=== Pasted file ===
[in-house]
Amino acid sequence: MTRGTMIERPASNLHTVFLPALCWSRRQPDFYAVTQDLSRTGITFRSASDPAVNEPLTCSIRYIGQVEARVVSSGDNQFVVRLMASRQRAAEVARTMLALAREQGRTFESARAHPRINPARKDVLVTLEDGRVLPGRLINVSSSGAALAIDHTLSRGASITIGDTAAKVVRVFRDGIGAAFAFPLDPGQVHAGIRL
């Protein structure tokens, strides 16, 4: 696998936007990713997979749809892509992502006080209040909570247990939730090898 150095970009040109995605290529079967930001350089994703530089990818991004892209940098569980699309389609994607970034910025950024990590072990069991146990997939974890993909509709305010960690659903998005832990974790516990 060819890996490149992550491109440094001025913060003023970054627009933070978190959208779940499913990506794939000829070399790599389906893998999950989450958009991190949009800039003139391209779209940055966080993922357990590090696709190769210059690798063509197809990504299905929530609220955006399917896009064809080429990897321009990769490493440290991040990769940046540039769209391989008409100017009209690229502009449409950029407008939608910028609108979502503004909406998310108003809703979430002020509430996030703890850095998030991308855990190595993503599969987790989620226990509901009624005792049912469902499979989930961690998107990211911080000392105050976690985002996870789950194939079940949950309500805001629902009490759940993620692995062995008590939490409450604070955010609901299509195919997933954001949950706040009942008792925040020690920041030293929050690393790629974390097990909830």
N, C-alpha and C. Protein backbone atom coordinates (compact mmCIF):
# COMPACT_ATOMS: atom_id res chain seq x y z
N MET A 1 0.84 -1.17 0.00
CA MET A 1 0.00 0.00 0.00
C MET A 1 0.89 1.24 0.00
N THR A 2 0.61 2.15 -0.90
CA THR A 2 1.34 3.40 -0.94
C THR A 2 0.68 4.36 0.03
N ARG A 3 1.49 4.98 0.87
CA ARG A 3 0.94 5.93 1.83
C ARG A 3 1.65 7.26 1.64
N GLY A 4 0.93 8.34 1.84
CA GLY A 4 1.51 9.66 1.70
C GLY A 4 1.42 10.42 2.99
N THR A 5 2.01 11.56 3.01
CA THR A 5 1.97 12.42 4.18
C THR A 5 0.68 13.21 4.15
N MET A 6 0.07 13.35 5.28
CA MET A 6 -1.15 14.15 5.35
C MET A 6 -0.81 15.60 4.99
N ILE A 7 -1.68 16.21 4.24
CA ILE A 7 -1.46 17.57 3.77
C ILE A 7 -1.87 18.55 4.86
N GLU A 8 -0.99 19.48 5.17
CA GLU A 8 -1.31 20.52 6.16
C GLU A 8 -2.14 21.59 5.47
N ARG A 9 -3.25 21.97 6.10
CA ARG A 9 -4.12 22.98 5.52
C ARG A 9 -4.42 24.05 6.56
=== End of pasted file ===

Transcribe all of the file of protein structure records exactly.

[in-house]
Amino acid sequence: MTRGTMIERPASNLHTVFLPALCWSRRQPDFYAVTQDLSRTGITFRSASDPAVNEPLTCSIRYIGQVEARVVSSGDNQFVVRLMASRQRAAEVARTMLALAREQGRTFESARAHPRINPARKDVLVTLEDGRVLPGRLINVSSSGAALAIDHTLSRGASITIGDTAAKVVRVFRDGIGAAFAFPLDPGQVHAGIRL
């Protein structure tokens, strides 16, 4: 696998936007990713997979749809892509992502006080209040909570247990939730090898 150095970009040109995605290529079967930001350089994703530089990818991004892209940098569980699309389609994607970034910025950024990590072990069991146990997939974890993909509709305010960690659903998005832990974790516990 060819890996490149992550491109440094001025913060003023970054627009933070978190959208779940499913990506794939000829070399790599389906893998999950989450958009991190949009800039003139391209779209940055966080993922357990590090696709190769210059690798063509197809990504299905929530609220955006399917896009064809080429990897321009990769490493440290991040990769940046540039769209391989008409100017009209690229502009449409950029407008939608910028609108979502503004909406998310108003809703979430002020509430996030703890850095998030991308855990190595993503599969987790989620226990509901009624005792049912469902499979989930961690998107990211911080000392105050976690985002996870789950194939079940949950309500805001629902009490759940993620692995062995008590939490409450604070955010609901299509195919997933954001949950706040009942008792925040020690920041030293929050690393790629974390097990909830």
N, C-alpha and C. Protein backbone atom coordinates (compact mmCIF):
# COMPACT_ATOMS: atom_id res chain seq x y z
N MET A 1 0.84 -1.17 0.00
CA MET A 1 0.00 0.00 0.00
C MET A 1 0.89 1.24 0.00
N THR A 2 0.61 2.15 -0.90
CA THR A 2 1.34 3.40 -0.94
C THR A 2 0.68 4.36 0.03
N ARG A 3 1.49 4.98 0.87
CA ARG A 3 0.94 5.93 1.83
C ARG A 3 1.65 7.26 1.64
N GLY A 4 0.93 8.34 1.84
CA GLY A 4 1.51 9.66 1.70
C GLY A 4 1.42 10.42 2.99
N THR A 5 2.01 11.56 3.01
CA THR A 5 1.97 12.42 4.18
C THR A 5 0.68 13.21 4.15
N MET A 6 0.07 13.35 5.28
CA MET A 6 -1.15 14.15 5.35
C MET A 6 -0.81 15.60 4.99
N ILE A 7 -1.68 16.21 4.24
CA ILE A 7 -1.46 17.57 3.77
C ILE A 7 -1.87 18.55 4.86
N GLU A 8 -0.99 19.48 5.17
CA GLU A 8 -1.31 20.52 6.16
C GLU A 8 -2.14 21.59 5.47
N ARG A 9 -3.25 21.97 6.10
CA ARG A 9 -4.12 22.98 5.52
C ARG A 9 -4.42 24.05 6.56